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Achieving a Fairy-Tale Effect

Fullerton College's revival of 'Into the Woods' shows what a kick it is to play the storybook characters for fun in this solid, well-sung production.

March 12, 1997|ROBERT KOEHLER | SPECIAL TO THE TIMES

FULLERTON — Maybe it's because we are seeing it on campus. But attending "Into the Woods" at Fullerton College, it becomes clear that Stephen Sondheim and James Lapine re-imagining of the European fairy tale--in all its darkness, hopes, nightmares and dreams--is an unashamedly instructional work.

Where other Sondheim shows suggest, "Into the Woods" shows and tells. It even instructs us on instructing others:

Careful the things you say:

Children will listen.

Careful the things you do:

Children will see.

And learn.

When the show opened 10 years ago, some critics saw this streak as a fatal flaw. But this revival, directed by Gary Krinke, indicates that "Into the Woods" has the musical and narrative spine, and the stylistic nerve, to have outlasted such concerns. This is a show that knows it's good for you, but it is also good, sometimes great, theater.

And it can be fun, which is what Krinke's staging emphasizes. His student cast doesn't dive into the deep end of this musical. Instead, it has put across what a kick it is to play Cinderella (Tara Lyn Brown), Jack of beanstalk fame (Joseph H. Saenz), Little Red Riding Hood (Amy Walker), Rapunzel (Jill S. Luevano) and the Baker and his Wife (Brian C. Guthrie and Lisa Christine McManus) and to have them all meet for adventures in the woods.

These actors aren't into Big Symbolism, but they do know how to make their fairy-tale characters modern. McManus is especially impressive: Her beautiful, funny "Moments in the Woods" captures every emotion of the spouse who has cheated on his or her partner, half enjoying it, half guilty as hell. If one number encapsulates the production, this is it.

As McManus' other half, Guthrie reveals a growing sense of fear as well as inner strength as events spin out of control in the cataclysmic second act (the act after the first act ends "happily ever after"). Brown is pure grace and light on her feet as Cinderella, while Walker and Saenz have a great time making trouble.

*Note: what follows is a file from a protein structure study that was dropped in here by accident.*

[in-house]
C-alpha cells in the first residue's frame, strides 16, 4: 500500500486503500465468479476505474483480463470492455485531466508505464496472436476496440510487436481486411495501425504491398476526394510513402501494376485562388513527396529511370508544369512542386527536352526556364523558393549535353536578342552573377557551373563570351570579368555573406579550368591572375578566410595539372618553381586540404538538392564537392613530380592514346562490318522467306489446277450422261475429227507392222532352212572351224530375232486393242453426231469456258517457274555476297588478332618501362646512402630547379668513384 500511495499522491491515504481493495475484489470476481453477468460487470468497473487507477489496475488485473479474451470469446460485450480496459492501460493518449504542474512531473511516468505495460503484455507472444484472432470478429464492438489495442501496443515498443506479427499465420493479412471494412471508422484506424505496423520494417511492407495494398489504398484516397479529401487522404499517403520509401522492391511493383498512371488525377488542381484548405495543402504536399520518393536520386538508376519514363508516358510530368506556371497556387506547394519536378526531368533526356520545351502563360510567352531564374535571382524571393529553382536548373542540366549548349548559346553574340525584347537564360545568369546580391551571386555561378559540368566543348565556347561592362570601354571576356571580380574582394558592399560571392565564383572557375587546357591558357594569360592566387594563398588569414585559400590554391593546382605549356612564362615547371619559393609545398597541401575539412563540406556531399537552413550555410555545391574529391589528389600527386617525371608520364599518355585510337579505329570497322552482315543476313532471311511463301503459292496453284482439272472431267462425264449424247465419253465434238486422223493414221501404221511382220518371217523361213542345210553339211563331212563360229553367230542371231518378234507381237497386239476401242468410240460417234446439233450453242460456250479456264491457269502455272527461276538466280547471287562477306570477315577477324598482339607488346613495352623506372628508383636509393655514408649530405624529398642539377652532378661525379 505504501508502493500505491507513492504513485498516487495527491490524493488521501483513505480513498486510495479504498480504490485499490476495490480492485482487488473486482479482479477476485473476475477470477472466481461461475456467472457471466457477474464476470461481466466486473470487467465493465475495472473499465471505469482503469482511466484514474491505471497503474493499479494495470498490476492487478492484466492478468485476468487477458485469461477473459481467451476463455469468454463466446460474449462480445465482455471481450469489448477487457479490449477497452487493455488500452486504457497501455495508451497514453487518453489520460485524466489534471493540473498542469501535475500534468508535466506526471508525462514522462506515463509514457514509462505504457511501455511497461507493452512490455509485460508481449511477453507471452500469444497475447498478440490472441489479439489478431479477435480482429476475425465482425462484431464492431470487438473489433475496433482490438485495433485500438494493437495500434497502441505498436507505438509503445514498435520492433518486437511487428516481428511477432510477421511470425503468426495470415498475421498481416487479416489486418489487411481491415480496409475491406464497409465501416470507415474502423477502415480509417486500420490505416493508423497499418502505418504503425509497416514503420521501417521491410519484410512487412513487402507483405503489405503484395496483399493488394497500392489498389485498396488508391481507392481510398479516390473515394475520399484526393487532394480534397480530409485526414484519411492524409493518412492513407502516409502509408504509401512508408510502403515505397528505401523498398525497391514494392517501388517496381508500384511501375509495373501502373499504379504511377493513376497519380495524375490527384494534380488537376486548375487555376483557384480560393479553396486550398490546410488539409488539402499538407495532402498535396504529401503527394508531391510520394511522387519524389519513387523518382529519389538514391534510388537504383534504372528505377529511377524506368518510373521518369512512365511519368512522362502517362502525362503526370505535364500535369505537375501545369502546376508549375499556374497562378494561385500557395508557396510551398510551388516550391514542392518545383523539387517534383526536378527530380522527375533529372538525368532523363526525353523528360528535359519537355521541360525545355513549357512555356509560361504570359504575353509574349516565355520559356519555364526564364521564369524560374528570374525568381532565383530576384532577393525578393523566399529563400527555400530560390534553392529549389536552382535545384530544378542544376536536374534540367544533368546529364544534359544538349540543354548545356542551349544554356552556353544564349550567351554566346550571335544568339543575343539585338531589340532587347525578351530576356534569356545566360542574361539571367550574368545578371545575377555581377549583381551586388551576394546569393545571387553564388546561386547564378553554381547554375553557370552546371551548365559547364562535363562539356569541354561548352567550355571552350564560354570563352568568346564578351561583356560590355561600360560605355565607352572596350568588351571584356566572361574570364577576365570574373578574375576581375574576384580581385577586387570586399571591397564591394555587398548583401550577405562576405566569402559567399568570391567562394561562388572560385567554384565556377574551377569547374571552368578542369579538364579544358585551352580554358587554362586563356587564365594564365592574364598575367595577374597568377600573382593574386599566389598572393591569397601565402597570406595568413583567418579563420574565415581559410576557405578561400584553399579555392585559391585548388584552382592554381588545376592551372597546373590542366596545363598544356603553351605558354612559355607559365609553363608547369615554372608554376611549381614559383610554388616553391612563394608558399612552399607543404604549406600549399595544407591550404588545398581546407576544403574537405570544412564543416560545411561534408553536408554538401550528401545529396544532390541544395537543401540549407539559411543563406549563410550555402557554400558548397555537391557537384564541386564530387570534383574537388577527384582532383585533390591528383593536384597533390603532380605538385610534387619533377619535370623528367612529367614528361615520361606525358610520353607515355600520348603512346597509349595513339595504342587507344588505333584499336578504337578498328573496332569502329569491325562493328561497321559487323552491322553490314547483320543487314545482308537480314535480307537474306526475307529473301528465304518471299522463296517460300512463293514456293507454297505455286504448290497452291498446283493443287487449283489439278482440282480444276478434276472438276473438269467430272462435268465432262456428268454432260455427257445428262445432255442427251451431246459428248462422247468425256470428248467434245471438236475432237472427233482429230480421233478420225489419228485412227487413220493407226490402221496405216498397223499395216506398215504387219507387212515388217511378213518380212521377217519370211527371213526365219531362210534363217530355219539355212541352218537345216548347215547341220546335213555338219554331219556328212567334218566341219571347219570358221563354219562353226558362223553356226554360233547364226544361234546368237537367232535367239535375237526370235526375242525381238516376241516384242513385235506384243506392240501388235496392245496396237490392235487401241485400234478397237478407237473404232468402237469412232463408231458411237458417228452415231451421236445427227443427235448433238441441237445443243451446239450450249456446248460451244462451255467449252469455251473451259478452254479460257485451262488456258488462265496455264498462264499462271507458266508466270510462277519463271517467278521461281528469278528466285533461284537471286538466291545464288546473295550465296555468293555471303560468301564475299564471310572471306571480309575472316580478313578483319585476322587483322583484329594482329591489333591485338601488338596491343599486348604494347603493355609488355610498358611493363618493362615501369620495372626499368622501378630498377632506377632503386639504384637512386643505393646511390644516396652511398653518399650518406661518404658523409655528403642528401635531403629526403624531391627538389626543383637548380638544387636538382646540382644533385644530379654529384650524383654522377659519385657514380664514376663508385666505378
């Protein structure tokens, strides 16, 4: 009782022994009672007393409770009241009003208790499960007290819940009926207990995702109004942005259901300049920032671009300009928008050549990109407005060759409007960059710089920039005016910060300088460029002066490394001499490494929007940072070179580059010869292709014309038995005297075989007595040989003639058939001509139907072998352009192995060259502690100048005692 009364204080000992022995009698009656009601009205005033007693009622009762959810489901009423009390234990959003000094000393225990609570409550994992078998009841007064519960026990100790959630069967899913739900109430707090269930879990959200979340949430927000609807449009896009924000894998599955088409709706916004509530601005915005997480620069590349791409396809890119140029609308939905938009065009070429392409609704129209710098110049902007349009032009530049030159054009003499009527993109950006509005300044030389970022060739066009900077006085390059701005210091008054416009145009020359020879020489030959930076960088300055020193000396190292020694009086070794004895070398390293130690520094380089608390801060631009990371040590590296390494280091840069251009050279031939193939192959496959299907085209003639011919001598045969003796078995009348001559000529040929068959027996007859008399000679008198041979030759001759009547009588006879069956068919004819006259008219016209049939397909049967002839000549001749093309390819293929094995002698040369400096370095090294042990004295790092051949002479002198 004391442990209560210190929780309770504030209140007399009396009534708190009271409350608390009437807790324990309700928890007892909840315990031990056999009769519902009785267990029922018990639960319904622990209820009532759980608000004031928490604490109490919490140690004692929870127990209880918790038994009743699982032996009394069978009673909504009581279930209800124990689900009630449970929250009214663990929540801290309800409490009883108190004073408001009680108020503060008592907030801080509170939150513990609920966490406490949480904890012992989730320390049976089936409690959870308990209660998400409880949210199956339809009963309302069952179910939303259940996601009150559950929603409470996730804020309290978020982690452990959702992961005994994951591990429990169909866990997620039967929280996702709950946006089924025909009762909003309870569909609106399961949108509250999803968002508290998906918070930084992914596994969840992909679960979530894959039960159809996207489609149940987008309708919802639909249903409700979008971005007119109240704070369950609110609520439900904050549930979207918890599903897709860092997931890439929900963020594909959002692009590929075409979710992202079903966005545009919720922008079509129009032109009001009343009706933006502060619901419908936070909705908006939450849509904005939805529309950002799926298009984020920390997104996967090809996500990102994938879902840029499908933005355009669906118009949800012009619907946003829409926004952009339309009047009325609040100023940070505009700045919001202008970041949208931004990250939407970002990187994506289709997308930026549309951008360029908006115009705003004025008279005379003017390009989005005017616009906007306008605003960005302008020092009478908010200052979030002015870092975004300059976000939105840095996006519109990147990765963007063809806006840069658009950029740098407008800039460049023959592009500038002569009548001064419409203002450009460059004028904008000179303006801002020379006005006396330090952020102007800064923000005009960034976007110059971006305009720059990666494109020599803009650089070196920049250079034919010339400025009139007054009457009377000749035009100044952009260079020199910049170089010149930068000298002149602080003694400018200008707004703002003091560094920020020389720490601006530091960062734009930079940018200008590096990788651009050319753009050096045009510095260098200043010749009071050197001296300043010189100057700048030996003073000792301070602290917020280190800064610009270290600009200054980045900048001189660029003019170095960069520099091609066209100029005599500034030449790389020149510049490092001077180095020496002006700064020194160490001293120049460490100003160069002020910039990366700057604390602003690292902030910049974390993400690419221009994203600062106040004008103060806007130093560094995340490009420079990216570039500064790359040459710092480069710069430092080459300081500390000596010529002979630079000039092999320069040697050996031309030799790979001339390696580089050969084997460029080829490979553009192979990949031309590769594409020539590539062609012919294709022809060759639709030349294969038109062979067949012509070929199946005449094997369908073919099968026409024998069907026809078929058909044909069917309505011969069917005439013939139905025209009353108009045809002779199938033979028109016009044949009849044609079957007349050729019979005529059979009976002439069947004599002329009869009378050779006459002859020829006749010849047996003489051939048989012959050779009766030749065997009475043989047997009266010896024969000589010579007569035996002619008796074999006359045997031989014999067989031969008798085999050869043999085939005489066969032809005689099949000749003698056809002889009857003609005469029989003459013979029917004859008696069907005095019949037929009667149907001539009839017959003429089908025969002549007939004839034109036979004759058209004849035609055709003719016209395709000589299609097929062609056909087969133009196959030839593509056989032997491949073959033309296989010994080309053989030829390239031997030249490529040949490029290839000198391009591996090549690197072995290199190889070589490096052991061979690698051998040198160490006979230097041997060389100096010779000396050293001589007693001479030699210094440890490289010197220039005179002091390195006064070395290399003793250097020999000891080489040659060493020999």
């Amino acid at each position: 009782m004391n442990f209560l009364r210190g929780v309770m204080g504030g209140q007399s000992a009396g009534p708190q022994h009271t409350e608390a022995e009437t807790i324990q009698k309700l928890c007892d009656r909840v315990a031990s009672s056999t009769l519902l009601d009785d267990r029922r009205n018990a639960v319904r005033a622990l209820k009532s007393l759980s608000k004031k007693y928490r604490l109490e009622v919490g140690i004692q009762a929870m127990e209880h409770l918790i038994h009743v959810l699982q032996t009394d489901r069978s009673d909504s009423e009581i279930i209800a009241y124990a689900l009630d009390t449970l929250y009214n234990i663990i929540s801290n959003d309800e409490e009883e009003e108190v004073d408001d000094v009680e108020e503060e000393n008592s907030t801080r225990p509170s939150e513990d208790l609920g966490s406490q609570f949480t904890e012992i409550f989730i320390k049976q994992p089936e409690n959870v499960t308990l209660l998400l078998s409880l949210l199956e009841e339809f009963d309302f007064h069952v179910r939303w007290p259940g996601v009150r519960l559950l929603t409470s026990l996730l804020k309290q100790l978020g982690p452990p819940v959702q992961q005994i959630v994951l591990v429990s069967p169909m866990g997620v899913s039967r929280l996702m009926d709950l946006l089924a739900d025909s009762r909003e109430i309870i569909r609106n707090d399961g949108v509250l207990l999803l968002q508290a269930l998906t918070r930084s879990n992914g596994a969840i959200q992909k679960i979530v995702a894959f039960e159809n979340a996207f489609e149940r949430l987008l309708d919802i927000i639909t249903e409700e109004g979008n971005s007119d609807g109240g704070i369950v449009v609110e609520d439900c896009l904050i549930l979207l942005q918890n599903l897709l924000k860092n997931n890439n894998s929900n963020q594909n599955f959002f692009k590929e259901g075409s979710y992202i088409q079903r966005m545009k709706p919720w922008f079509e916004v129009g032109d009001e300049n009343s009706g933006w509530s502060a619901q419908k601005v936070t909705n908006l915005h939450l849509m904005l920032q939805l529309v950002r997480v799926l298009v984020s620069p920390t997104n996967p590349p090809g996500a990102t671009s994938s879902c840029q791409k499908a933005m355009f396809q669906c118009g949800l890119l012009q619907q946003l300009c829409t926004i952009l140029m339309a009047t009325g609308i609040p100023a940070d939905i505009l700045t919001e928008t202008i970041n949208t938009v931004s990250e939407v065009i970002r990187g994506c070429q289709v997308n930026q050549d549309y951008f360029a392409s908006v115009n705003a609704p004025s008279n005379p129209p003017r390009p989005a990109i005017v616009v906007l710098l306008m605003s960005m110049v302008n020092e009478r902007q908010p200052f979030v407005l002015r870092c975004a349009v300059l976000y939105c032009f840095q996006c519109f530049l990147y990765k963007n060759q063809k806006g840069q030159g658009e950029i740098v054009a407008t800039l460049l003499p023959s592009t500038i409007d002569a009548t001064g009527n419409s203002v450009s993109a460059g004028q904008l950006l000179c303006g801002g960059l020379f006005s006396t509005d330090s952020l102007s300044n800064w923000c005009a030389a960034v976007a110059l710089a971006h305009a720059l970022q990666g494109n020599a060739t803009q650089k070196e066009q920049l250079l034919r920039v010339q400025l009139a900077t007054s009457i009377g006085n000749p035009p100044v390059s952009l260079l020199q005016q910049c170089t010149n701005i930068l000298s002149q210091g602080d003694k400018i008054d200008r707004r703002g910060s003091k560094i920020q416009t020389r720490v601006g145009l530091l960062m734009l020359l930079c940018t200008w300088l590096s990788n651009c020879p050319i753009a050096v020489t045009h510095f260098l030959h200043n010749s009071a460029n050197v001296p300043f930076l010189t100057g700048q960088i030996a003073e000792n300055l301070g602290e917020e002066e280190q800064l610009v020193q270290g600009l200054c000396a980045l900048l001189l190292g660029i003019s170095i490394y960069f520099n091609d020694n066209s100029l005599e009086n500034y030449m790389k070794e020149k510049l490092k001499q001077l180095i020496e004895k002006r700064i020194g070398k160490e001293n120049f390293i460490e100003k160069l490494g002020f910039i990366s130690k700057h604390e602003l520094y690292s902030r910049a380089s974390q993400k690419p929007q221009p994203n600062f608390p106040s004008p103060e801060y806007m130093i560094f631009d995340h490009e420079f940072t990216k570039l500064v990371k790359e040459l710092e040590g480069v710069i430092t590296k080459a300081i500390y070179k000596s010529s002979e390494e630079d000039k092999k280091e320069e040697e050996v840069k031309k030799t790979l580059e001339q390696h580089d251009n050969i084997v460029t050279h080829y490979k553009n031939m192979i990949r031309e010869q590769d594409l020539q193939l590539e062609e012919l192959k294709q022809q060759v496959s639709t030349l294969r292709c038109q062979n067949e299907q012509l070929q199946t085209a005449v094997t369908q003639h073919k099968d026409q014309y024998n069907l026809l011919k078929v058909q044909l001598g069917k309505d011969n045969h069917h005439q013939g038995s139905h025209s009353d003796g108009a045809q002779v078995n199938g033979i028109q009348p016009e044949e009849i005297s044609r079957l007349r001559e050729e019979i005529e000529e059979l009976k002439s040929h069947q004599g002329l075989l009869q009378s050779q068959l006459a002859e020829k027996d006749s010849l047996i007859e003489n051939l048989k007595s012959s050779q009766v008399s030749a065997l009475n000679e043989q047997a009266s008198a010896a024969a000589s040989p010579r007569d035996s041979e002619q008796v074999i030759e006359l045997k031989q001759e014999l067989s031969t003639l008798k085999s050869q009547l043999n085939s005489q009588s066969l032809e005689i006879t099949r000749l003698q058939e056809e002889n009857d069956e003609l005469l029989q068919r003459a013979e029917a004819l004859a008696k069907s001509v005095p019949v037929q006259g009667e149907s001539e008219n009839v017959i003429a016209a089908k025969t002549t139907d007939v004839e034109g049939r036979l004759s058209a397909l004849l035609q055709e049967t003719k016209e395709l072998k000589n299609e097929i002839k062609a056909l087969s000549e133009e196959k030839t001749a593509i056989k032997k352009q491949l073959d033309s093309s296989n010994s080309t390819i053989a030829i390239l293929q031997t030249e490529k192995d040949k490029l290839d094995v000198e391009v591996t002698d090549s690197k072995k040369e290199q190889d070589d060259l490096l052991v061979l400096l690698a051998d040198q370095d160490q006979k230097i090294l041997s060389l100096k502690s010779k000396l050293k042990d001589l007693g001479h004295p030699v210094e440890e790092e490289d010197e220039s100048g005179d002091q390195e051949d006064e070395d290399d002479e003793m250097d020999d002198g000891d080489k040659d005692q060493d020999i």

*

All are fine singers, and Amberly-Susann Williams, potent as the Witch, delivers as professional a performance as one is likely to see on a college stage anywhere. Trying to band the characters together to fend off the Giant, this regal Witch is more patient than peeved by the indecisive, lesser mortals.

One flaw: Musical director Jo Anne Monteleone has opted for a synthesizer performance of Sondheim's rich score, a decision that badly damages the charm exuded everywhere else. Equal to the task, though, is the rest of the production, from Chuck Ketter's storybook-style set to Mela Hoyt-Heydon's ambitious and beautifully detailed costumes.

* "Into the Woods," Bronwyn Dodson Theatre, Fullerton College, 1100 N. Lemon St. Thursday, Saturday, 8 p.m.; Sunday, 2 and 7 p.m. Ends Sunday. $7-$10. (714) 871-8101. Running time: 2 hours, 35 minutes.

Amberly-Susann Williams: Witch

Bryan C. Guthrie: Baker

Tara Lyn Brown: Cinderella

Lisa Christine McManus: Baker's Wife

Amy Walker: Little Red Riding Hood

Joseph H. Saenz: Jack

Frank Romeo: Rapunzel's Prince

Greg Hayes: Cinderella's Prince

Steven Biggs: Narrator/Mysterious Man

Nicole Poole: Jack's Mother

A Fullerton College production of a musical by Stephen Sondheim and James Lapine, directed by Gary Krinke. Musical director: Jo Anne Monteleone. Choreographer: John Vaughan. Costumes and makeup: Mela Hoyt-Heydon. Set: Chuck Ketter. Lights: Steven Pliska.

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